A report into why the Transocean Winner semi-submersible rig grounded on the Isle of Lewis last year has been published, naming poor condition of the tow line and high winds as direct causes of the accident.
On Thursday, September 7, 2017, the UK’s Marine Accident Investigation Branch (MAIB) published the report on the grounding of the Marshall Islands registered rig Transocean Winner following the loss of tow from the Dutch registered tug ALP Forward on August 8, 2016.
The tug and tow was on passage from Stavanger, Norway to Valletta, Malta when it encountered severe weather west of the Hebrides. The effect of the wind and waves on Transocean Winner led to the loss of ALP Forward’s ability to control the direction and speed of the tug and tow.
After being dragged backwards by the tow for over 24 hours, the tow line, weakened by the repeated sudden loadings, parted and the tug was unable to pick up the emergency towline.
According to the report, the effect of the wind on Transocean Winner led to ALP Forward being incapable of controlling the wind and tow in the severe weather conditions. Without the necessary information, it was not possible for the master to predict the tug’s inability to hold the rig and change his passage plan in time to seek shelter, the report further said.
The report further explained that the guidance in the Towing Manual led the master to prioritize keeping the tow line clear of the seabed over the provision of an adequate catenary. Improved guidance to tow masters on the importance of maintaining catenary and avoiding shock loading could have helped ALP Forward’s master mitigate the effects the heavy weather had on the tow line.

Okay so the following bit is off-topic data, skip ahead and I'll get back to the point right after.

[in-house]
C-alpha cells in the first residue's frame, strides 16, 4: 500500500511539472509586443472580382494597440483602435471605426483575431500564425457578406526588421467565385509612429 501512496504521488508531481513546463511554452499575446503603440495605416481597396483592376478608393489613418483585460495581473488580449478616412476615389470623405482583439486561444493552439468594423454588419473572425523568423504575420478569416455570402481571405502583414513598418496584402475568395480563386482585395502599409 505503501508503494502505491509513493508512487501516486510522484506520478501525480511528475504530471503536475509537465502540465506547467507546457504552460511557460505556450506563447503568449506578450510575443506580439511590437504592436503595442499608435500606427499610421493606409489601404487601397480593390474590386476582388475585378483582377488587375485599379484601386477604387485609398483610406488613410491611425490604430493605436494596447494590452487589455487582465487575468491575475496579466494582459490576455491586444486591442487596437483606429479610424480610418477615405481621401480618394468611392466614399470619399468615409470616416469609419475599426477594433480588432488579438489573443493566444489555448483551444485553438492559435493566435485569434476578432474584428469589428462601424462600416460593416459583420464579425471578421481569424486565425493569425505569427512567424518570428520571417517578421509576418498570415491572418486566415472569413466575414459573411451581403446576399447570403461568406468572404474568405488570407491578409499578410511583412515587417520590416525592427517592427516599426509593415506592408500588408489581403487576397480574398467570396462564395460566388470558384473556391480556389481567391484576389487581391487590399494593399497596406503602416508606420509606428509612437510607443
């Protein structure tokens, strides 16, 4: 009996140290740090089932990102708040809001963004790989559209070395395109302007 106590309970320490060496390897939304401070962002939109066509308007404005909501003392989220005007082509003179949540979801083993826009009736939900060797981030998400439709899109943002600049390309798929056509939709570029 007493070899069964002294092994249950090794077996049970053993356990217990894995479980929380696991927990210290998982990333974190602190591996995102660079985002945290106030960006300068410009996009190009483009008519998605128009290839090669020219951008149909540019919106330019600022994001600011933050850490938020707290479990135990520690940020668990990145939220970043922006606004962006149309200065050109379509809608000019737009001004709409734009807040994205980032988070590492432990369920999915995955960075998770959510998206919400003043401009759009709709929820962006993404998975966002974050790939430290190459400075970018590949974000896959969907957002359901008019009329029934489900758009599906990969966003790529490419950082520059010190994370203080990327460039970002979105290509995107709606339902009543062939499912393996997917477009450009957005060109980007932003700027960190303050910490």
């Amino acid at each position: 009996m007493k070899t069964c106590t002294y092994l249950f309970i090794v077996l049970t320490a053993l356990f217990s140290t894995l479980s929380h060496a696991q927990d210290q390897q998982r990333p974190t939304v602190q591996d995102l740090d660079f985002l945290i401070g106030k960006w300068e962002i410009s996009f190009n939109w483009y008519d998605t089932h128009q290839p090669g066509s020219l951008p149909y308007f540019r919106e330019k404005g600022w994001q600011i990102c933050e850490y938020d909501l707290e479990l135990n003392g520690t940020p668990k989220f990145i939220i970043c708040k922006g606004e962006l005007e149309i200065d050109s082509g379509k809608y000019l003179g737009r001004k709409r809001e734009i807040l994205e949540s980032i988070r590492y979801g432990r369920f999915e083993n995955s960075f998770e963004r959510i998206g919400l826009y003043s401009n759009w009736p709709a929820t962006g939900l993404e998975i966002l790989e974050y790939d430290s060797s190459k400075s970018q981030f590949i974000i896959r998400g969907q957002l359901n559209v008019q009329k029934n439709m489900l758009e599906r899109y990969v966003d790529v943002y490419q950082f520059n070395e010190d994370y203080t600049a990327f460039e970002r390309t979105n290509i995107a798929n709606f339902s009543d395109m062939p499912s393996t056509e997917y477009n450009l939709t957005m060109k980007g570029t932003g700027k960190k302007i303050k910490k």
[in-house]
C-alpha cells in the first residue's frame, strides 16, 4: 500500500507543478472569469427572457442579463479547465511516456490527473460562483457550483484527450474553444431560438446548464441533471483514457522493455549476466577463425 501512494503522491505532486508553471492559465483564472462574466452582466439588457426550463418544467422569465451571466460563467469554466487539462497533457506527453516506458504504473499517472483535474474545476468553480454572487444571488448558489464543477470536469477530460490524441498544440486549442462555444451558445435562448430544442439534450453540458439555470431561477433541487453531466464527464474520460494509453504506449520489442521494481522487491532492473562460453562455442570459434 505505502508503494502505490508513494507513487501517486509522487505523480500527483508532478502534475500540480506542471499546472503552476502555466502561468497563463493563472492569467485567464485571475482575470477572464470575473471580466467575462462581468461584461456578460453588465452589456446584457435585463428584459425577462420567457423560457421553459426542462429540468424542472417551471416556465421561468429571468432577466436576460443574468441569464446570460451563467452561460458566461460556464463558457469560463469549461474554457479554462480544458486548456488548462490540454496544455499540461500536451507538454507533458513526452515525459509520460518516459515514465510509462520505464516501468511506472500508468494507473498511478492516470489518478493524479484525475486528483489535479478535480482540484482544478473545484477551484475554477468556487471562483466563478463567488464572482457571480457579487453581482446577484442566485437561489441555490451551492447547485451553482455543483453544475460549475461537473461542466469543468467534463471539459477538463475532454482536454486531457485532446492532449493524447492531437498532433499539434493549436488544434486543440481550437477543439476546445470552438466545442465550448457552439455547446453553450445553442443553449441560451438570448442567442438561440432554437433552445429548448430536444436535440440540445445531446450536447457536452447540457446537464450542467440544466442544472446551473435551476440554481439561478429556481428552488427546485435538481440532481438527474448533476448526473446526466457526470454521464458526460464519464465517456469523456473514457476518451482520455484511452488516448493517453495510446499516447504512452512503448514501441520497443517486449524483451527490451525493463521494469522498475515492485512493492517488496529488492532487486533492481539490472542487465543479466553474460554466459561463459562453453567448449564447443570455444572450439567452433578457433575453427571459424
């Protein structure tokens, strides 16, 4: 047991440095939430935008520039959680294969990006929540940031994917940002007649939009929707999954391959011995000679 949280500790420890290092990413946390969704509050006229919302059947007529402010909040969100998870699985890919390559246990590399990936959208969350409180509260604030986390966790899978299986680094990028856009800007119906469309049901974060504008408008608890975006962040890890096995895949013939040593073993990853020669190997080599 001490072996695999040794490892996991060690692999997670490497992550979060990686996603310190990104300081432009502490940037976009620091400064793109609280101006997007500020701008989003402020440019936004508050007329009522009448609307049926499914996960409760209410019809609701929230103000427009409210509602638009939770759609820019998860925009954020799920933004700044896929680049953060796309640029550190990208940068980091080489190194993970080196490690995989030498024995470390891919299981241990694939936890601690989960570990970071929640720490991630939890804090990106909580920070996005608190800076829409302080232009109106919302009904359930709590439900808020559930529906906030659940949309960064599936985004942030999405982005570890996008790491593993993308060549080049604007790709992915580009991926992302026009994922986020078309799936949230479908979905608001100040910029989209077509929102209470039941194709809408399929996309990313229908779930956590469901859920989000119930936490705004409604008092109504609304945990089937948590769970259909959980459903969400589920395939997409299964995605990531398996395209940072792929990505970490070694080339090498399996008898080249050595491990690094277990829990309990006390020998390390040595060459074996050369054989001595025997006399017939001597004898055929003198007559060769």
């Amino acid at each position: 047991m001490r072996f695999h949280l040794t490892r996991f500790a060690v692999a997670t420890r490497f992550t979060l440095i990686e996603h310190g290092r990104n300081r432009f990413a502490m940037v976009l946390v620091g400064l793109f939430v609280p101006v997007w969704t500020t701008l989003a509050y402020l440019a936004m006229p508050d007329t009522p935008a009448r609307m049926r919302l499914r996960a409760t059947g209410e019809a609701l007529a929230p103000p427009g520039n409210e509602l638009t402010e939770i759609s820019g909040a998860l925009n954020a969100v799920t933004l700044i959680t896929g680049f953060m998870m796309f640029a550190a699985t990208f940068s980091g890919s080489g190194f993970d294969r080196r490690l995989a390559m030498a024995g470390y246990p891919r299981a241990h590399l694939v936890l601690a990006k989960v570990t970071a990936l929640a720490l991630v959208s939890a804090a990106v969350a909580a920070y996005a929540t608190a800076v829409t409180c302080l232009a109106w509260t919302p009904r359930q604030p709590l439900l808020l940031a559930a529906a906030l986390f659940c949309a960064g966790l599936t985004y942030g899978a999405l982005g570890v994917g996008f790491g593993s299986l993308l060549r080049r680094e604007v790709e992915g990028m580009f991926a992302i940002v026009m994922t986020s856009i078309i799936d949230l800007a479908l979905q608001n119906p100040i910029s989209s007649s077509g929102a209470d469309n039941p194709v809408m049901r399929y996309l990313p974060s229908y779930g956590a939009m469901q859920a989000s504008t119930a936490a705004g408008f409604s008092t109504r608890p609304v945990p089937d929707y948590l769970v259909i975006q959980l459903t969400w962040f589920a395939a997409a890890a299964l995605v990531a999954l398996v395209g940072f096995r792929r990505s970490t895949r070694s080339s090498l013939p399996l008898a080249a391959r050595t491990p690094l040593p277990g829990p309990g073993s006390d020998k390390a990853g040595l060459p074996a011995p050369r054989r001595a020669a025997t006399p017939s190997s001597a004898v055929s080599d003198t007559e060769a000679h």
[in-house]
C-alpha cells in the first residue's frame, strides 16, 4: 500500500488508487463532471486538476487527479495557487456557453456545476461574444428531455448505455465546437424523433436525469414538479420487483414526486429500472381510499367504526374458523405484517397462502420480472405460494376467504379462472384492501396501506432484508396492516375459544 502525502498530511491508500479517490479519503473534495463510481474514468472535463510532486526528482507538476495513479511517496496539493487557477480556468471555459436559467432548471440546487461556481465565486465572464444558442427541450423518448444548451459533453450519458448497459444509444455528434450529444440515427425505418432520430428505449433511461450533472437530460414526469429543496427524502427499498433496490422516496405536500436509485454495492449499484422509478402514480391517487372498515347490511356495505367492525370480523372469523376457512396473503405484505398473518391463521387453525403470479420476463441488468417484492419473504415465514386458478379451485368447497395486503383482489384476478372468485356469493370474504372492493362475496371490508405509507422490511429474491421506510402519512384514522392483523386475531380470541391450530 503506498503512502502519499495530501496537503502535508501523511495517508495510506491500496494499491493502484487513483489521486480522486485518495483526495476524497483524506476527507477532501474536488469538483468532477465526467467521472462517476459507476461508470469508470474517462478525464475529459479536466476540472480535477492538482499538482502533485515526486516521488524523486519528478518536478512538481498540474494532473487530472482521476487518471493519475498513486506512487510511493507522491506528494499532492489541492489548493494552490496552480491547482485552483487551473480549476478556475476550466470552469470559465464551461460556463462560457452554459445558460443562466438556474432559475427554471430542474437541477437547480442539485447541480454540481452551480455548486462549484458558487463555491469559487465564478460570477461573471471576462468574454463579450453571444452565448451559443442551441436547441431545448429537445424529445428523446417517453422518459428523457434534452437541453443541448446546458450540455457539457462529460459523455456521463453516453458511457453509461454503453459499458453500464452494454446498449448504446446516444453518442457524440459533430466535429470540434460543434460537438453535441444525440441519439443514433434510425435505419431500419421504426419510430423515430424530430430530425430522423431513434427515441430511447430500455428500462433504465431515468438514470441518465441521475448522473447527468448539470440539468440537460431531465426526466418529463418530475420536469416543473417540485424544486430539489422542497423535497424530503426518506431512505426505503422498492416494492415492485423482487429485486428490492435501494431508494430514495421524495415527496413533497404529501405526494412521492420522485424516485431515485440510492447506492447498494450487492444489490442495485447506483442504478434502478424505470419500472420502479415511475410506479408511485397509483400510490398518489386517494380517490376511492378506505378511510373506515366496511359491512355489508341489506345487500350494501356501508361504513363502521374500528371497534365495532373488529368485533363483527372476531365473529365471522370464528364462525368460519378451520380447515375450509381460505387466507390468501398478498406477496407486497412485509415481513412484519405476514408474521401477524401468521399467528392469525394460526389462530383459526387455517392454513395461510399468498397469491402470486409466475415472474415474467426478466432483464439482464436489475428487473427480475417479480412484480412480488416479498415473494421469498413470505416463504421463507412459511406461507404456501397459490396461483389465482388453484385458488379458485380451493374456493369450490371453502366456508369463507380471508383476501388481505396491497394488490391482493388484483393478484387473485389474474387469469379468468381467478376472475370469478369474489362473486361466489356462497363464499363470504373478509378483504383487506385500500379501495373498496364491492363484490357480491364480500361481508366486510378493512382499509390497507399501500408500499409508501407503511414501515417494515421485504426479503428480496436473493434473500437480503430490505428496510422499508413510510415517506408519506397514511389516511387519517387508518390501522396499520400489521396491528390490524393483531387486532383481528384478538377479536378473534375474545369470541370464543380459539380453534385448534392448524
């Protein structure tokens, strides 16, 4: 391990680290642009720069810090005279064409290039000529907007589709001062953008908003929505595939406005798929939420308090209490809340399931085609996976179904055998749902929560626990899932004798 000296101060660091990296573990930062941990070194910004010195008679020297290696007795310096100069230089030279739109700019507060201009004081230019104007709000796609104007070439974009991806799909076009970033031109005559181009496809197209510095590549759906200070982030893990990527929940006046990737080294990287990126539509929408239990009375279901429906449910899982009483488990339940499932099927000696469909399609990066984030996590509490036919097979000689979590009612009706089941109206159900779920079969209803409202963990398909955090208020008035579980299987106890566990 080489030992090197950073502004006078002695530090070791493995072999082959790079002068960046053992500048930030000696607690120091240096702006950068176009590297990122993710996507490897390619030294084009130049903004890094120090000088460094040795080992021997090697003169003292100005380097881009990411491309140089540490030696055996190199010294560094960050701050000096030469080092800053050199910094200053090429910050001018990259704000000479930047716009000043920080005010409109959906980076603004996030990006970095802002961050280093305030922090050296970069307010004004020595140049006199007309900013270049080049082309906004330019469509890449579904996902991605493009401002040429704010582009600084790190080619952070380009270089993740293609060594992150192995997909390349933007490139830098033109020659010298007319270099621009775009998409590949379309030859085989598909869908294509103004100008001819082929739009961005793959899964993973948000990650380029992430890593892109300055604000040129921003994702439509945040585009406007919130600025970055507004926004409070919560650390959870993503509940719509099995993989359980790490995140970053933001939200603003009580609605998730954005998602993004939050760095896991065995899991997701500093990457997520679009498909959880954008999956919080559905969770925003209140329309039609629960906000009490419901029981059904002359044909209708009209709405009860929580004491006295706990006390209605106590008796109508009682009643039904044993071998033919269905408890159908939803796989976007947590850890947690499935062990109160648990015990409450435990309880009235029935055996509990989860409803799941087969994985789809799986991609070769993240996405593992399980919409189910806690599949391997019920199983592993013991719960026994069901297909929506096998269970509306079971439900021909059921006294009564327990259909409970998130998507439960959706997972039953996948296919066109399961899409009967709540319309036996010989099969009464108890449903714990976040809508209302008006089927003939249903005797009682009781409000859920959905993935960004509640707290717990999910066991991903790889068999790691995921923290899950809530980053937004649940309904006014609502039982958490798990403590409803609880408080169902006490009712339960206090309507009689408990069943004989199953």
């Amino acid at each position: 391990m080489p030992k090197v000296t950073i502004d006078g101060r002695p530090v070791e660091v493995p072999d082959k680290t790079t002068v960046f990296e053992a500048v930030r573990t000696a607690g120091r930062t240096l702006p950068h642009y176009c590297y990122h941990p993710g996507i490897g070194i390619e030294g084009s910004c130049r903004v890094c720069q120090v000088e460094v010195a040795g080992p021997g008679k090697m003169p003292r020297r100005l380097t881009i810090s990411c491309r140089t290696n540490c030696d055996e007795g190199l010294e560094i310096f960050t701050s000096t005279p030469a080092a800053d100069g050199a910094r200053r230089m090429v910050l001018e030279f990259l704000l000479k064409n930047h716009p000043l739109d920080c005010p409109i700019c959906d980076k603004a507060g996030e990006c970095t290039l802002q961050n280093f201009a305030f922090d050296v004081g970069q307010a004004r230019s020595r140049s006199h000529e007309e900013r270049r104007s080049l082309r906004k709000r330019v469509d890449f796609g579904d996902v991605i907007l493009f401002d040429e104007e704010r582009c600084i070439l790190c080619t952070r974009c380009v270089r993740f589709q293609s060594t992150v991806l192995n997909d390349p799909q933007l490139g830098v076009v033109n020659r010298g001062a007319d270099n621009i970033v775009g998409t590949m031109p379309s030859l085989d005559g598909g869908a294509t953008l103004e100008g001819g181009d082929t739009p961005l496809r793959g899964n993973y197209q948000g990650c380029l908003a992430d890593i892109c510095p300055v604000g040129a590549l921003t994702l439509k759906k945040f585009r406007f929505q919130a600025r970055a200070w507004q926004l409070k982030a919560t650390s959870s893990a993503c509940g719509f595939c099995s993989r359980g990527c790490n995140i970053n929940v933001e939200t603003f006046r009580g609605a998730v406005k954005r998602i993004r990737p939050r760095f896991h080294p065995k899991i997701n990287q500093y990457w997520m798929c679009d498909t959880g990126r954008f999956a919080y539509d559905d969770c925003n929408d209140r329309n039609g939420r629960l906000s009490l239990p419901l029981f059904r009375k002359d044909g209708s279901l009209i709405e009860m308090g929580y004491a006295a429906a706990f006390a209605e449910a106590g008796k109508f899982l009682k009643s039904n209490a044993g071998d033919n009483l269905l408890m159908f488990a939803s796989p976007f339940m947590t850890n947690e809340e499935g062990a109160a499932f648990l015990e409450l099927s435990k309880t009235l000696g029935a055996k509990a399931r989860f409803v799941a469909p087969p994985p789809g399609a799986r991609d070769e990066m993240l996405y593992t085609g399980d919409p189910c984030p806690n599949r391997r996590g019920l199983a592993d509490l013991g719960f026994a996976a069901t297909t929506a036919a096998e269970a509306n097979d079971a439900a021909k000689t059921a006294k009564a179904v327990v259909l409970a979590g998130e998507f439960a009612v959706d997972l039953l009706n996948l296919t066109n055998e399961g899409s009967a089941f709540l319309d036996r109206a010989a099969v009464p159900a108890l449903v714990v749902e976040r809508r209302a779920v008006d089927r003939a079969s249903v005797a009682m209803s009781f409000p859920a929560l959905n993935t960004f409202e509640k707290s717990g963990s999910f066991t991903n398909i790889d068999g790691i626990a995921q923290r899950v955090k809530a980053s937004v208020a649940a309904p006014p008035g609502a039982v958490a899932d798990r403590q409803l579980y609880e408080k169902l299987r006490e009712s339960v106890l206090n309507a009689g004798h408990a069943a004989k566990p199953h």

Had significantly more tow line been deployed, it is likely that the line would have suffered less damage from sudden loading, and it might not have failed.
The planning of a passage so close to the coast left little sea room for the tug and tow to drift in the event of bad weather. When ALP Forward lost control of the tug and tow, it was very likely that Transocean Winner would have grounded even if the tow line had not parted.
The tow line was in a generally poor condition, there was insufficient catenary in the deployed tow line which led, in the weather conditions, to repeated sudden loadings resulting in the tow line parting. However, the report stated it is quite possible that a new tow line would have also parted under the same circumstances and conditions.
Following the incident, the owner of the rig, Transocean, reviewed its Marine Compliance Procedures Manual. In addition, the owner of the tug vessel, ALP Maritime Services, has been recommended to review its procedures with regard to the production of towing manuals.
As a reminder, after over two months of being stranded off the coast of the UK, the Transocean-owned rig was loaded aboard a semi-submersible heavy lift and transportation vessel and carried to Malta in mid-October 2016.